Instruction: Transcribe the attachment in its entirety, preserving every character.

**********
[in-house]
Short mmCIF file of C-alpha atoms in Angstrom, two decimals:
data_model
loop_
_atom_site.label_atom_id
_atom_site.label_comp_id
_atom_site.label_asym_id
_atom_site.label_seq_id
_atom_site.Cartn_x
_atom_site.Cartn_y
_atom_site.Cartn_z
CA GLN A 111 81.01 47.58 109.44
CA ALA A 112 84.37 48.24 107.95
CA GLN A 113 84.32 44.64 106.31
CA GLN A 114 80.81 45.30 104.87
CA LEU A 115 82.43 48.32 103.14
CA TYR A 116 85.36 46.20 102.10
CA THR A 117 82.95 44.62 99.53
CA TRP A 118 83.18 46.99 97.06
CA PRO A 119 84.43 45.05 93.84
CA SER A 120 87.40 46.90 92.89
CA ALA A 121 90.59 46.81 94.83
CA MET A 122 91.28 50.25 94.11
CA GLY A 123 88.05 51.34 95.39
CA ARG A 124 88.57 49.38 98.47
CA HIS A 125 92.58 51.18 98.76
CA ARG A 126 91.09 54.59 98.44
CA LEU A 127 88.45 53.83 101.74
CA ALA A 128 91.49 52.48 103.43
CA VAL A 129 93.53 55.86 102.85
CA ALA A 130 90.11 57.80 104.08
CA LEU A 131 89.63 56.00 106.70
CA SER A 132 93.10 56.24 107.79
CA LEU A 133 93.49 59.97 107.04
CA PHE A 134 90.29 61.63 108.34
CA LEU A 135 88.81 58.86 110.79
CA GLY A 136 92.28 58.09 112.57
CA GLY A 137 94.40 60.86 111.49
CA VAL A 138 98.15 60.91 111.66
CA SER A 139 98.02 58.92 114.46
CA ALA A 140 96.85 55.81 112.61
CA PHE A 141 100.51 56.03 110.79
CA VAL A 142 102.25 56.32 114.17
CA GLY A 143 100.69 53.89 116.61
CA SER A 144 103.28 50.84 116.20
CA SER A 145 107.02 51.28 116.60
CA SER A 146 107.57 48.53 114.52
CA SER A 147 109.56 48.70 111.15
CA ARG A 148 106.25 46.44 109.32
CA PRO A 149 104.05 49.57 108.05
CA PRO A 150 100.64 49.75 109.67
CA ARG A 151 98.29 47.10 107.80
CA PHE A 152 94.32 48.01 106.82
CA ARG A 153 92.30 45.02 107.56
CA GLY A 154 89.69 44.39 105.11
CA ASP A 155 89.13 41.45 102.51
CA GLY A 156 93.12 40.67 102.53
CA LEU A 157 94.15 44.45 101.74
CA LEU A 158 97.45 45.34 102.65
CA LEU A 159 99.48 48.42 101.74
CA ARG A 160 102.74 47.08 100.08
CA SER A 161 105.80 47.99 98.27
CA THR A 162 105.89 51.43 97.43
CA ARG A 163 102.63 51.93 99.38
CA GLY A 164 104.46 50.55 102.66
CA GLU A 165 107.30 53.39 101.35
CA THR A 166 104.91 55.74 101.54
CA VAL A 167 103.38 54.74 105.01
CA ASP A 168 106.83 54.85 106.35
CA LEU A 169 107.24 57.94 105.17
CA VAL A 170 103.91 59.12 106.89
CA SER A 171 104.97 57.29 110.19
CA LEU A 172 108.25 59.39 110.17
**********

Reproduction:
[in-house]
Short mmCIF file of C-alpha atoms in Angstrom, two decimals:
data_model
loop_
_atom_site.label_atom_id
_atom_site.label_comp_id
_atom_site.label_asym_id
_atom_site.label_seq_id
_atom_site.Cartn_x
_atom_site.Cartn_y
_atom_site.Cartn_z
CA GLN A 111 81.01 47.58 109.44
CA ALA A 112 84.37 48.24 107.95
CA GLN A 113 84.32 44.64 106.31
CA GLN A 114 80.81 45.30 104.87
CA LEU A 115 82.43 48.32 103.14
CA TYR A 116 85.36 46.20 102.10
CA THR A 117 82.95 44.62 99.53
CA TRP A 118 83.18 46.99 97.06
CA PRO A 119 84.43 45.05 93.84
CA SER A 120 87.40 46.90 92.89
CA ALA A 121 90.59 46.81 94.83
CA MET A 122 91.28 50.25 94.11
CA GLY A 123 88.05 51.34 95.39
CA ARG A 124 88.57 49.38 98.47
CA HIS A 125 92.58 51.18 98.76
CA ARG A 126 91.09 54.59 98.44
CA LEU A 127 88.45 53.83 101.74
CA ALA A 128 91.49 52.48 103.43
CA VAL A 129 93.53 55.86 102.85
CA ALA A 130 90.11 57.80 104.08
CA LEU A 131 89.63 56.00 106.70
CA SER A 132 93.10 56.24 107.79
CA LEU A 133 93.49 59.97 107.04
CA PHE A 134 90.29 61.63 108.34
CA LEU A 135 88.81 58.86 110.79
CA GLY A 136 92.28 58.09 112.57
CA GLY A 137 94.40 60.86 111.49
CA VAL A 138 98.15 60.91 111.66
CA SER A 139 98.02 58.92 114.46
CA ALA A 140 96.85 55.81 112.61
CA PHE A 141 100.51 56.03 110.79
CA VAL A 142 102.25 56.32 114.17
CA GLY A 143 100.69 53.89 116.61
CA SER A 144 103.28 50.84 116.20
CA SER A 145 107.02 51.28 116.60
CA SER A 146 107.57 48.53 114.52
CA SER A 147 109.56 48.70 111.15
CA ARG A 148 106.25 46.44 109.32
CA PRO A 149 104.05 49.57 108.05
CA PRO A 150 100.64 49.75 109.67
CA ARG A 151 98.29 47.10 107.80
CA PHE A 152 94.32 48.01 106.82
CA ARG A 153 92.30 45.02 107.56
CA GLY A 154 89.69 44.39 105.11
CA ASP A 155 89.13 41.45 102.51
CA GLY A 156 93.12 40.67 102.53
CA LEU A 157 94.15 44.45 101.74
CA LEU A 158 97.45 45.34 102.65
CA LEU A 159 99.48 48.42 101.74
CA ARG A 160 102.74 47.08 100.08
CA SER A 161 105.80 47.99 98.27
CA THR A 162 105.89 51.43 97.43
CA ARG A 163 102.63 51.93 99.38
CA GLY A 164 104.46 50.55 102.66
CA GLU A 165 107.30 53.39 101.35
CA THR A 166 104.91 55.74 101.54
CA VAL A 167 103.38 54.74 105.01
CA ASP A 168 106.83 54.85 106.35
CA LEU A 169 107.24 57.94 105.17
CA VAL A 170 103.91 59.12 106.89
CA SER A 171 104.97 57.29 110.19
CA LEU A 172 108.25 59.39 110.17